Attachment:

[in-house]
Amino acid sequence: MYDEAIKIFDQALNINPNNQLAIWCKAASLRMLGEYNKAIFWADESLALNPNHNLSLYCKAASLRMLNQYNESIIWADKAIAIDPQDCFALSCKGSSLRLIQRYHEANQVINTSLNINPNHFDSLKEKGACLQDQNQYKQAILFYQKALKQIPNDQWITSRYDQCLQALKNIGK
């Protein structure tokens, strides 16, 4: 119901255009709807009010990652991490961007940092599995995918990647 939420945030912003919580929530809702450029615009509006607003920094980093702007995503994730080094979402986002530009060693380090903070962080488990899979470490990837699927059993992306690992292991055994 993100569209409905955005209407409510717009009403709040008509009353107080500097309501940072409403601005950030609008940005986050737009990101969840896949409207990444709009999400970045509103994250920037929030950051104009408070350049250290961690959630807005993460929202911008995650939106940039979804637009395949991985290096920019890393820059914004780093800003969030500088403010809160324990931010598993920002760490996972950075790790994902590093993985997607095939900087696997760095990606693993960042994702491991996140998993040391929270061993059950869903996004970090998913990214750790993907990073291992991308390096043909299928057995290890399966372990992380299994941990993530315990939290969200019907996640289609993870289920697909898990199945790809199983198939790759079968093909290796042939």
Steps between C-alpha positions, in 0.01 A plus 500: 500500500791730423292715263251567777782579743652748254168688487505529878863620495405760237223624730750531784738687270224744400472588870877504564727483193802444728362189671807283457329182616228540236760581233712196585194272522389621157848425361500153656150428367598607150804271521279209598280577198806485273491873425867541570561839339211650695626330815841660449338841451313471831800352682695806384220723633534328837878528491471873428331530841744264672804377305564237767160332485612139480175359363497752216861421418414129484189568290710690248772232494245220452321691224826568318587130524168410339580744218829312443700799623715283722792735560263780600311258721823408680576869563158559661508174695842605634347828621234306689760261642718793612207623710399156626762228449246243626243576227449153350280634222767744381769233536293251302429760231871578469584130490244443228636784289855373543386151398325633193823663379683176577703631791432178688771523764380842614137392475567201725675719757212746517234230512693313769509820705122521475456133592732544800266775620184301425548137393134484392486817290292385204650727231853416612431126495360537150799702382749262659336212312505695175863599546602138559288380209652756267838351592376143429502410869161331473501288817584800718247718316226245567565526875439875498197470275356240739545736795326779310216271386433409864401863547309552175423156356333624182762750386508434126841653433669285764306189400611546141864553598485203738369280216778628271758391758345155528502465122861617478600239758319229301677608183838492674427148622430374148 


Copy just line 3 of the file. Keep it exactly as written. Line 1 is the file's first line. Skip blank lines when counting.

């Protein structure tokens, strides 16, 4: 119901255009709807009010990652991490961007940092599995995918990647 939420945030912003919580929530809702450029615009509006607003920094980093702007995503994730080094979402986002530009060693380090903070962080488990899979470490990837699927059993992306690992292991055994 993100569209409905955005209407409510717009009403709040008509009353107080500097309501940072409403601005950030609008940005986050737009990101969840896949409207990444709009999400970045509103994250920037929030950051104009408070350049250290961690959630807005993460929202911008995650939106940039979804637009395949991985290096920019890393820059914004780093800003969030500088403010809160324990931010598993920002760490996972950075790790994902590093993985997607095939900087696997760095990606693993960042994702491991996140998993040391929270061993059950869903996004970090998913990214750790993907990073291992991308390096043909299928057995290890399966372990992380299994941990993530315990939290969200019907996640289609993870289920697909898990199945790809199983198939790759079968093909290796042939």